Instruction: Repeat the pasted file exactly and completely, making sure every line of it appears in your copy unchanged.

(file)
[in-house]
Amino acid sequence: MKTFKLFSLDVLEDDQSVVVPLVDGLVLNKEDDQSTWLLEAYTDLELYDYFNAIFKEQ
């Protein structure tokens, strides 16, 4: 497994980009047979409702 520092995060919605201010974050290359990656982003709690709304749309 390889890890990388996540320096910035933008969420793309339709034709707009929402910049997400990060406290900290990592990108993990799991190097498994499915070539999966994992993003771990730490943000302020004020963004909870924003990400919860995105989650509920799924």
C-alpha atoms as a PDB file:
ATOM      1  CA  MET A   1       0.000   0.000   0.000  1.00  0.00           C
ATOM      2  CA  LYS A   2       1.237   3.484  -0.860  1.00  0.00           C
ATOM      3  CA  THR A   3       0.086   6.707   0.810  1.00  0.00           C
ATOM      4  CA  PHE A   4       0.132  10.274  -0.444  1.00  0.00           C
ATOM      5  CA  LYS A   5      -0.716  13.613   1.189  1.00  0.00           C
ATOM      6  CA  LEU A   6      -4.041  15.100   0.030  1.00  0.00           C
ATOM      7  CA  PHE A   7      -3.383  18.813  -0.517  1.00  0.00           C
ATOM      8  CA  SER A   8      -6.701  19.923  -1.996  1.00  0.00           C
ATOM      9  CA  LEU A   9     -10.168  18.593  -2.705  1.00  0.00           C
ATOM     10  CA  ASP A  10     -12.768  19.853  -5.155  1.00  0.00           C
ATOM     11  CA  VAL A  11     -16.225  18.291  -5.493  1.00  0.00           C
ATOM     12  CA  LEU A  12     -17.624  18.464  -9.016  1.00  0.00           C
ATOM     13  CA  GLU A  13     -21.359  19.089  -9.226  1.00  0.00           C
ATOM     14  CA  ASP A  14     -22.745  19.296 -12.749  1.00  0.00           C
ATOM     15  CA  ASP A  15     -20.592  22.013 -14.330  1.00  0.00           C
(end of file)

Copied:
[in-house]
Amino acid sequence: MKTFKLFSLDVLEDDQSVVVPLVDGLVLNKEDDQSTWLLEAYTDLELYDYFNAIFKEQ
């Protein structure tokens, strides 16, 4: 497994980009047979409702 520092995060919605201010974050290359990656982003709690709304749309 390889890890990388996540320096910035933008969420793309339709034709707009929402910049997400990060406290900290990592990108993990799991190097498994499915070539999966994992993003771990730490943000302020004020963004909870924003990400919860995105989650509920799924």
C-alpha atoms as a PDB file:
ATOM      1  CA  MET A   1       0.000   0.000   0.000  1.00  0.00           C
ATOM      2  CA  LYS A   2       1.237   3.484  -0.860  1.00  0.00           C
ATOM      3  CA  THR A   3       0.086   6.707   0.810  1.00  0.00           C
ATOM      4  CA  PHE A   4       0.132  10.274  -0.444  1.00  0.00           C
ATOM      5  CA  LYS A   5      -0.716  13.613   1.189  1.00  0.00           C
ATOM      6  CA  LEU A   6      -4.041  15.100   0.030  1.00  0.00           C
ATOM      7  CA  PHE A   7      -3.383  18.813  -0.517  1.00  0.00           C
ATOM      8  CA  SER A   8      -6.701  19.923  -1.996  1.00  0.00           C
ATOM      9  CA  LEU A   9     -10.168  18.593  -2.705  1.00  0.00           C
ATOM     10  CA  ASP A  10     -12.768  19.853  -5.155  1.00  0.00           C
ATOM     11  CA  VAL A  11     -16.225  18.291  -5.493  1.00  0.00           C
ATOM     12  CA  LEU A  12     -17.624  18.464  -9.016  1.00  0.00           C
ATOM     13  CA  GLU A  13     -21.359  19.089  -9.226  1.00  0.00           C
ATOM     14  CA  ASP A  14     -22.745  19.296 -12.749  1.00  0.00           C
ATOM     15  CA  ASP A  15     -20.592  22.013 -14.330  1.00  0.00           C